Prague plans to put motion sensors on street lights to cut down on wasted energy

Prague plans on saving money by modernizing street lights with motion sensors

Raymond Johnston

Written by Raymond Johnston Published on 14.08.2019 12:30:00 (updated on 11.03.2021) Reading time: 3 minutes

Prague plans on saving money by modernizing street lights with motion sensors. Many locations in the city are lit all night, despite nobody walking there. In addition, lamp posts will be converted to also carry charging ports for electric cars, and QR codes to help people identify locations in case of accidents or emergencies.

Currently, just
before it gets dark, over 130,000 street lamps automatically light up
across Prague. The city pays over 80 million CZK annually for the
electricity to power the lights.

The new street
lights will have sensors that detect if someone is walking nearby. If
not, the lamp won’t light. About a quarter of Prague’s street
lights could be fitted with sensors. The city could also track which
lamps are in use.

In many cases, the
lamps shine all night for no reason. Prague’s parks are often empty
at night, but kept lit just in case somebody wants to cross them.
“That is why we want to install sensory public lighting in such
places. This means that it would switch only when there were moving
individuals and would not shine unnecessarily all night,” City
Councilor Jan Chabr (United Force for Prague) said, according to news
server Aktualne.cz

Riegrovy sady at night
Riegrovy sady at night. via Raymond Johnston

The exact savings
are hard to estimate in advance. The cost of operating each lamp,
though, is directly related to how long it is in use. “Basically,
if the lamp isn’t used 90% of the time, we’ll save 90 percent of
the cost,” Chabr said.

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Energy prices are
expected to rise in the near future, which makes cutting energy use
more urgent.

“According to all
expectations, the price of energy will soon rise rapidly, especially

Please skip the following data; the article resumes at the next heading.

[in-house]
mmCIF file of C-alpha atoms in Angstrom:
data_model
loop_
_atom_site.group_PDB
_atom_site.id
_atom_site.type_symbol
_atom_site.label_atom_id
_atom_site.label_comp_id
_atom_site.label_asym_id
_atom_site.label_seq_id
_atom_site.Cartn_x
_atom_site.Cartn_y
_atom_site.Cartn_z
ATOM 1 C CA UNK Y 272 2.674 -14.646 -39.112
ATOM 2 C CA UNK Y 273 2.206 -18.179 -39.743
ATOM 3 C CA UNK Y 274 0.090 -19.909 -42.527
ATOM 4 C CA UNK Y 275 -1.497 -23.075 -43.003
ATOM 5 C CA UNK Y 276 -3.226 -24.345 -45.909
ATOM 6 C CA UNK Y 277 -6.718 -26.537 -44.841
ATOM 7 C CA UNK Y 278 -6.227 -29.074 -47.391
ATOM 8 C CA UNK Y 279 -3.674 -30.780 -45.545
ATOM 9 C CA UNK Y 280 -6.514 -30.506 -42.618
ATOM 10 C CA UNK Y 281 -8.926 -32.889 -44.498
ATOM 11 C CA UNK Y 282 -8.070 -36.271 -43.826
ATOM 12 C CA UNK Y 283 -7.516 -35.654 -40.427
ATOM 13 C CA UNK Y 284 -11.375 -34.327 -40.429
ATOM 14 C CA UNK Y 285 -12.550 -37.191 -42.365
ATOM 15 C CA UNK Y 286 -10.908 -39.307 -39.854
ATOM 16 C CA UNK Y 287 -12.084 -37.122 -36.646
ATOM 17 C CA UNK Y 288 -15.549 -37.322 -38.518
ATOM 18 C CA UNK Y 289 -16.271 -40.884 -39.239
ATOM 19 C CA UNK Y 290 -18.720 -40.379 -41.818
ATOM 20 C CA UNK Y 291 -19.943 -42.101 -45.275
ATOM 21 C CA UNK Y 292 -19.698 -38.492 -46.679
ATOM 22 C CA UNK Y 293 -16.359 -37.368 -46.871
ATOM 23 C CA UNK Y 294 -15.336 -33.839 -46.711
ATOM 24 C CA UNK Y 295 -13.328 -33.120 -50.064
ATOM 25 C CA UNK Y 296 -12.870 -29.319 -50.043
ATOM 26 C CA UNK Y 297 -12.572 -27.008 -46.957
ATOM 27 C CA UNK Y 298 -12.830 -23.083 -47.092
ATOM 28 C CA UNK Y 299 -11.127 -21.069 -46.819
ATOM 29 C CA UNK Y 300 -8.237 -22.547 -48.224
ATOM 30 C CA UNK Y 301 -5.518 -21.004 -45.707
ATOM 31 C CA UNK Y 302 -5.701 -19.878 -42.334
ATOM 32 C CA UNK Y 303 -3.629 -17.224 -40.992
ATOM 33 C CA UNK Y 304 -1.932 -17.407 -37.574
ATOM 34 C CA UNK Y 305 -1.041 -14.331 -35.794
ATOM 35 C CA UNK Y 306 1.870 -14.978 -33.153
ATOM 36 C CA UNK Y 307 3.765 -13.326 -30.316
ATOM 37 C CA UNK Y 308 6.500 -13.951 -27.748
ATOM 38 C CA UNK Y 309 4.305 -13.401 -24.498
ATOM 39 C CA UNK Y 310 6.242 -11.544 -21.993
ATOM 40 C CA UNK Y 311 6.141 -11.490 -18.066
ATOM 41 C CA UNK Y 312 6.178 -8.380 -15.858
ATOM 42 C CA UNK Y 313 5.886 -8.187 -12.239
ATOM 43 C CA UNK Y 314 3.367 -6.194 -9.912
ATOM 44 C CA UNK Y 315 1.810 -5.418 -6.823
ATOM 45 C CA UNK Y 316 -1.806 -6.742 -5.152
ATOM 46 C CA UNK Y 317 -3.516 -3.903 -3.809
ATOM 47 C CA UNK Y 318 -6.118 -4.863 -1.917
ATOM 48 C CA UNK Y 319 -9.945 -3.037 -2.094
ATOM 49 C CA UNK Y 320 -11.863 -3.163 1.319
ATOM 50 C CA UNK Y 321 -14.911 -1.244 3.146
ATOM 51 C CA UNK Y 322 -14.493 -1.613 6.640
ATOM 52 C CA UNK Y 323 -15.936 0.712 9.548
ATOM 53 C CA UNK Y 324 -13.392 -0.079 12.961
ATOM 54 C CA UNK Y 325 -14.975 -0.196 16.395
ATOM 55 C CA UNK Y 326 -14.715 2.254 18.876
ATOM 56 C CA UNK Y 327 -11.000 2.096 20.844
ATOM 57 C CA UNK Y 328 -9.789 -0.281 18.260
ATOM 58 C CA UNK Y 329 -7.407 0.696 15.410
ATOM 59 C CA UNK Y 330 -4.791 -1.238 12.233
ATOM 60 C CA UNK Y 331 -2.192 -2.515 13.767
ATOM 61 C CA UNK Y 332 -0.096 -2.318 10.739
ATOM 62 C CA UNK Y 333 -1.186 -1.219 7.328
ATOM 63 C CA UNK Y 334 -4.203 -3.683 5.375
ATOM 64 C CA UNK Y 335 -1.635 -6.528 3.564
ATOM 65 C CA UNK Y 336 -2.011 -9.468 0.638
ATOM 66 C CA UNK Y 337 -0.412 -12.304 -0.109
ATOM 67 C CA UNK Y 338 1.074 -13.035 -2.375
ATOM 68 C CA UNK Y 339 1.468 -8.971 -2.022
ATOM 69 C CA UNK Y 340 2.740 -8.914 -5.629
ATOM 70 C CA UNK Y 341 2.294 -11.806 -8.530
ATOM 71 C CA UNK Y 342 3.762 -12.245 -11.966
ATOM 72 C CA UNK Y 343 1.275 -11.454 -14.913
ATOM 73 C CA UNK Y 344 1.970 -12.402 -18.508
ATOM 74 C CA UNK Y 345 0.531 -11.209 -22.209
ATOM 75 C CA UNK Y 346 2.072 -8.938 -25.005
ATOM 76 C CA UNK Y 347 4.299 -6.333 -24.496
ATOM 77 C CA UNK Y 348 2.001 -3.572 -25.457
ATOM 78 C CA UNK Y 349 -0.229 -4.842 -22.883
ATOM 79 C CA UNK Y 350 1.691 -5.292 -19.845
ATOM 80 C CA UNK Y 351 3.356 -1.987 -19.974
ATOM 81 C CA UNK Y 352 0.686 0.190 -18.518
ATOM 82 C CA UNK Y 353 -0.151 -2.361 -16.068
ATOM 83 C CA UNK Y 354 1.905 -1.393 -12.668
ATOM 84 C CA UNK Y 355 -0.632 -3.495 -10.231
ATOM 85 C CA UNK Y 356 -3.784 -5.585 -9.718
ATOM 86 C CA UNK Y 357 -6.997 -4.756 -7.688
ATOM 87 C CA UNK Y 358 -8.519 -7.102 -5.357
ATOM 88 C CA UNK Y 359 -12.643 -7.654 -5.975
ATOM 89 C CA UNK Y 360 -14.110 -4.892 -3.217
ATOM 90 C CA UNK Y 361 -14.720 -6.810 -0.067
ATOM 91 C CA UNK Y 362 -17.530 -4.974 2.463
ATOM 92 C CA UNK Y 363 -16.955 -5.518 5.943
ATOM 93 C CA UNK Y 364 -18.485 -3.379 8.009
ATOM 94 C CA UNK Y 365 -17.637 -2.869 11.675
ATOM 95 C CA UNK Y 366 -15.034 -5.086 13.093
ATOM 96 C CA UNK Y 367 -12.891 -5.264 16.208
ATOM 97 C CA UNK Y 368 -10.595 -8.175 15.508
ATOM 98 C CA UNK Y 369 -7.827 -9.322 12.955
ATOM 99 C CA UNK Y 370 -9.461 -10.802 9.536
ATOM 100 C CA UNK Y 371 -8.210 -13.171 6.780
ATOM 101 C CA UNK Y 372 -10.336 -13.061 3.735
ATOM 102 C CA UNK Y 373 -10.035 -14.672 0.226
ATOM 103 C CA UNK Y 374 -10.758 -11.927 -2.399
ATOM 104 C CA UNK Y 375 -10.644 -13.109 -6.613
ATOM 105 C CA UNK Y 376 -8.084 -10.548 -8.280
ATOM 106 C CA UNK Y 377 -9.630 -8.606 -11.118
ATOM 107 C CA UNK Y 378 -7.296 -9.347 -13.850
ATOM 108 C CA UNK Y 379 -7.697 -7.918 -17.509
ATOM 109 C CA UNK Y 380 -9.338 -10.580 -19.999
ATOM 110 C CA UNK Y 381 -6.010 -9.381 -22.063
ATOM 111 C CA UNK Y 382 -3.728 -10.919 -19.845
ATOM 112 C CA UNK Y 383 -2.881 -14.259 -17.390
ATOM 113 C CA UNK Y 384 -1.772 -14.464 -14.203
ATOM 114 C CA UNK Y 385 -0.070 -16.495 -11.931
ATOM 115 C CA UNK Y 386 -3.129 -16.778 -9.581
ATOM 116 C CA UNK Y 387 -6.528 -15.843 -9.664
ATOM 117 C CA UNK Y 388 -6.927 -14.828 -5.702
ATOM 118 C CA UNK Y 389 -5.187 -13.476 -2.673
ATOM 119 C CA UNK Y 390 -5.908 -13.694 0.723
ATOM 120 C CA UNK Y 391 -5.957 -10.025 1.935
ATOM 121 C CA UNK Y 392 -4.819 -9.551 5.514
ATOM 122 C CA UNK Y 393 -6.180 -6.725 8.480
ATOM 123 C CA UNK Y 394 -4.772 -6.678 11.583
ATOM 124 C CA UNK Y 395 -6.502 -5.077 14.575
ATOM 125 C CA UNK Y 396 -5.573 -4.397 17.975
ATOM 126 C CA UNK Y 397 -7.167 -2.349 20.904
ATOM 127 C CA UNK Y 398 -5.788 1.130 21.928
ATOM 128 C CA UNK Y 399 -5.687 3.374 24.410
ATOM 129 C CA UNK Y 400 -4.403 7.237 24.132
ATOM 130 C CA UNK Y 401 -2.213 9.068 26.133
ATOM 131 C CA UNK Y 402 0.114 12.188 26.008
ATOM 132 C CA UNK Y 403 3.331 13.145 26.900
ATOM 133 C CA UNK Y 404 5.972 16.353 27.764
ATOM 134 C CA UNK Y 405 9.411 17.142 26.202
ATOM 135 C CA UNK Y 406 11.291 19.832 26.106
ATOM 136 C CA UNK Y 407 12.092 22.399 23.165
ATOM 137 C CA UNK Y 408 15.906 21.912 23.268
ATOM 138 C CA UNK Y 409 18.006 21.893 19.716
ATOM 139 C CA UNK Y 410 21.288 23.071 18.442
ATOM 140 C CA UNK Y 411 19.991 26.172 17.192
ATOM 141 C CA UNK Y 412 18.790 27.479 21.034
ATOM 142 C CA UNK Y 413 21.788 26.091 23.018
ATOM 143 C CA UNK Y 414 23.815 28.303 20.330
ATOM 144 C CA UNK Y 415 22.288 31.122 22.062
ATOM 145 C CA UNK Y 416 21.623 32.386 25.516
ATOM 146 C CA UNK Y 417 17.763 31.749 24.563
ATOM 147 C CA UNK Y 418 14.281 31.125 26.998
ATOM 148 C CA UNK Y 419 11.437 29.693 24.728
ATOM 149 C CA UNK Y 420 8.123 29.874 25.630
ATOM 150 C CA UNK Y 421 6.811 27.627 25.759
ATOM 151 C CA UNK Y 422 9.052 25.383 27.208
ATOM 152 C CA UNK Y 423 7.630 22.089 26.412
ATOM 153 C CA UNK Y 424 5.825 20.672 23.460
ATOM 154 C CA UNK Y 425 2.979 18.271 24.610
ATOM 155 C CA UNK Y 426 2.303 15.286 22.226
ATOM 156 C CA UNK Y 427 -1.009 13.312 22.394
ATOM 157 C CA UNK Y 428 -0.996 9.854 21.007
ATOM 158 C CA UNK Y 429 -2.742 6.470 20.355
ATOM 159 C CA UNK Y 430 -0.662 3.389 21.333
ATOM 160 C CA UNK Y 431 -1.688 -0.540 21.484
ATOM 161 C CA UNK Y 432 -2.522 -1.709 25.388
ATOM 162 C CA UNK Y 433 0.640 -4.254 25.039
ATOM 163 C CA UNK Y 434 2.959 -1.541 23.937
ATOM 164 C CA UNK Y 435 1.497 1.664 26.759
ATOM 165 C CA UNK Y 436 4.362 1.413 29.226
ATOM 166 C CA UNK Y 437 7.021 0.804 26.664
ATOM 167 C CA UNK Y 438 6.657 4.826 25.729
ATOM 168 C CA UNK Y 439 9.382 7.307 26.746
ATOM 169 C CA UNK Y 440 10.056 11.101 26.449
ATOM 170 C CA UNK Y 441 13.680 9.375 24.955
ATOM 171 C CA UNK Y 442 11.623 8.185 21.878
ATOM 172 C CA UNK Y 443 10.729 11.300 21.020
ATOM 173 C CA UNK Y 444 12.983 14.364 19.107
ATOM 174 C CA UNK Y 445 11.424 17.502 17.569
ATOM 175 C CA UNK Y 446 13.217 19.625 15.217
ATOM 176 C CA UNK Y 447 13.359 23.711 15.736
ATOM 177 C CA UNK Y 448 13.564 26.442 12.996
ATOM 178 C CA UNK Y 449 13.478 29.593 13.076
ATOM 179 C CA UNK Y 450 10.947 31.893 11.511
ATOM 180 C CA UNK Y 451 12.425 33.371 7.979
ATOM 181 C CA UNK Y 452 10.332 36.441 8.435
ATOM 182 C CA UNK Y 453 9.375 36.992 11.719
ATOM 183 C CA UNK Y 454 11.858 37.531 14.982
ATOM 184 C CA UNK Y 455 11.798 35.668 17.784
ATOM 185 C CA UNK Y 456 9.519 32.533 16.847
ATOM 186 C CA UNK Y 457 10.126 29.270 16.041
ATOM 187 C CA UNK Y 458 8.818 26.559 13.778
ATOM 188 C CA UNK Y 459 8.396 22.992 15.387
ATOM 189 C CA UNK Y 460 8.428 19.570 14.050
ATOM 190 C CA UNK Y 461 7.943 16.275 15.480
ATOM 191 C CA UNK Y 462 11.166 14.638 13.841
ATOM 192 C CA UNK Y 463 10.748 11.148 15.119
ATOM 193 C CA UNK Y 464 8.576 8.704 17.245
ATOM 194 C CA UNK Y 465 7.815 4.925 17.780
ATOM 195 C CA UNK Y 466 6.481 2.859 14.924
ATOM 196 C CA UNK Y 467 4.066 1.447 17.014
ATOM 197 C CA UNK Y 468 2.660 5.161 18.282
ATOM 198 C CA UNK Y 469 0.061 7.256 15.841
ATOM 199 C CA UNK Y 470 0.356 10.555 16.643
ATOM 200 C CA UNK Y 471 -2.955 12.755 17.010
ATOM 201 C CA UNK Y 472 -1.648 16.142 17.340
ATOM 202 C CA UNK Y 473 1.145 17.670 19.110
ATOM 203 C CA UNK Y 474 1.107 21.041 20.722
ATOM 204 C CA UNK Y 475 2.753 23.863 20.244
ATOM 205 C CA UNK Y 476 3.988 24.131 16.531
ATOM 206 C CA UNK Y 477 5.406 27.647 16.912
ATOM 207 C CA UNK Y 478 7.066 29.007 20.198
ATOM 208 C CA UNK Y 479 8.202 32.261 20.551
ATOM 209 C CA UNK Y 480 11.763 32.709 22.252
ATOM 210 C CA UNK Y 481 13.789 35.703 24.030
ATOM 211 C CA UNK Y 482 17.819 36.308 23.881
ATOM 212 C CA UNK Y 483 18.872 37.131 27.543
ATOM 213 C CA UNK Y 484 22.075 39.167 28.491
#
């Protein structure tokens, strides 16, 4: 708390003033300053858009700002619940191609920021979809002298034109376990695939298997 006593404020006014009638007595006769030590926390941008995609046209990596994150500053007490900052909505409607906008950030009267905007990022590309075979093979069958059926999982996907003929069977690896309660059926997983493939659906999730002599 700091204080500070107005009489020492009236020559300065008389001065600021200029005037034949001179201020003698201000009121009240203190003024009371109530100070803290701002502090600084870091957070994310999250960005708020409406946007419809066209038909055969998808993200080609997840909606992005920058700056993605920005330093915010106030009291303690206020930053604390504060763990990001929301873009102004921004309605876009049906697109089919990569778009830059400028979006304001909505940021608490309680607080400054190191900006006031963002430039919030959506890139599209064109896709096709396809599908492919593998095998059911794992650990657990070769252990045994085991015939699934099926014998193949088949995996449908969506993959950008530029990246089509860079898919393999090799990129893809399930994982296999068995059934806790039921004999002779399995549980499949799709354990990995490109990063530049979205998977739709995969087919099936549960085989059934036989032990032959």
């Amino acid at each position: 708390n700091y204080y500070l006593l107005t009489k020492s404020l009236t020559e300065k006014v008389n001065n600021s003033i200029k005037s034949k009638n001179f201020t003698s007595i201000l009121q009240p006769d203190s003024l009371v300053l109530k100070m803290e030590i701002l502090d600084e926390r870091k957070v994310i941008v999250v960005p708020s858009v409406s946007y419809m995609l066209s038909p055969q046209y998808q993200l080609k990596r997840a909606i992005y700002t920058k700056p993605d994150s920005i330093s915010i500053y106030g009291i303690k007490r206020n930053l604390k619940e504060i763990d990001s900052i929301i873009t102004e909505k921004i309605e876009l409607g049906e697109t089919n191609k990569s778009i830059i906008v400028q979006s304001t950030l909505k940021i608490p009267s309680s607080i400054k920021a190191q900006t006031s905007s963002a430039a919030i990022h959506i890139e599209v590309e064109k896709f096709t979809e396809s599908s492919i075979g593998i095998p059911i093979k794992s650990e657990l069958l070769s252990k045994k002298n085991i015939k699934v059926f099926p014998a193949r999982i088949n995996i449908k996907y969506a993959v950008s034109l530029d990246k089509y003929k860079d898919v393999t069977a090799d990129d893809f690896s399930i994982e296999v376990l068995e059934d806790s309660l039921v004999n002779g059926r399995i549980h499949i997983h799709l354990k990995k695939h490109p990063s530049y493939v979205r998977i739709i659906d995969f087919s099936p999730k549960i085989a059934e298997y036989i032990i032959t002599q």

with the end of nuclear power plants in Germany in 2021,” Chabr
added.

The city is now
deciding which lamps should have sensors. Chabr said that some 32,000
are likely to get them eventually.

Street lights
Street light in Prague. via Raymond Johnston

The city also hopes
to create a smart lighting network, so that non-functioning lights
will automatically be detected and a central control station can be
informed. The current system relies on local residents to report
broken lights or a city monitoring vehicle to spot them. As a result,
lights can be out for several days.

Adding sensors to lamps can be done at the same time as when cables are replaced so the poles can be used to charge electric vehicles. More vehicle manufacturers are moving to electric vehicles, and the city needs to respond with infrastructure.

EU guidelines call for cities to greatly reduce CO2 output by 2030, and electric vehicles are a large element of the plan.

Another change for street lights is that the six-digit code number plates are being supplemented with QR codes. Many people don’t realize that each street light has a unique number, and in case of emergency this can be given to emergency services in Prague to help pinpoint the location where help is needed.

lamp code
The code on a street light can be used in emergencies. via Raymond Johnston

A person can now in
some locations scan also a QR code and send it to the Integrated
Rescue System. The project is in a pilot phase.

Often people are
unfamiliar with street names and have a hard time describing where an
accident happened, and the code greatly shortens the amount of time
needed to describe the location.

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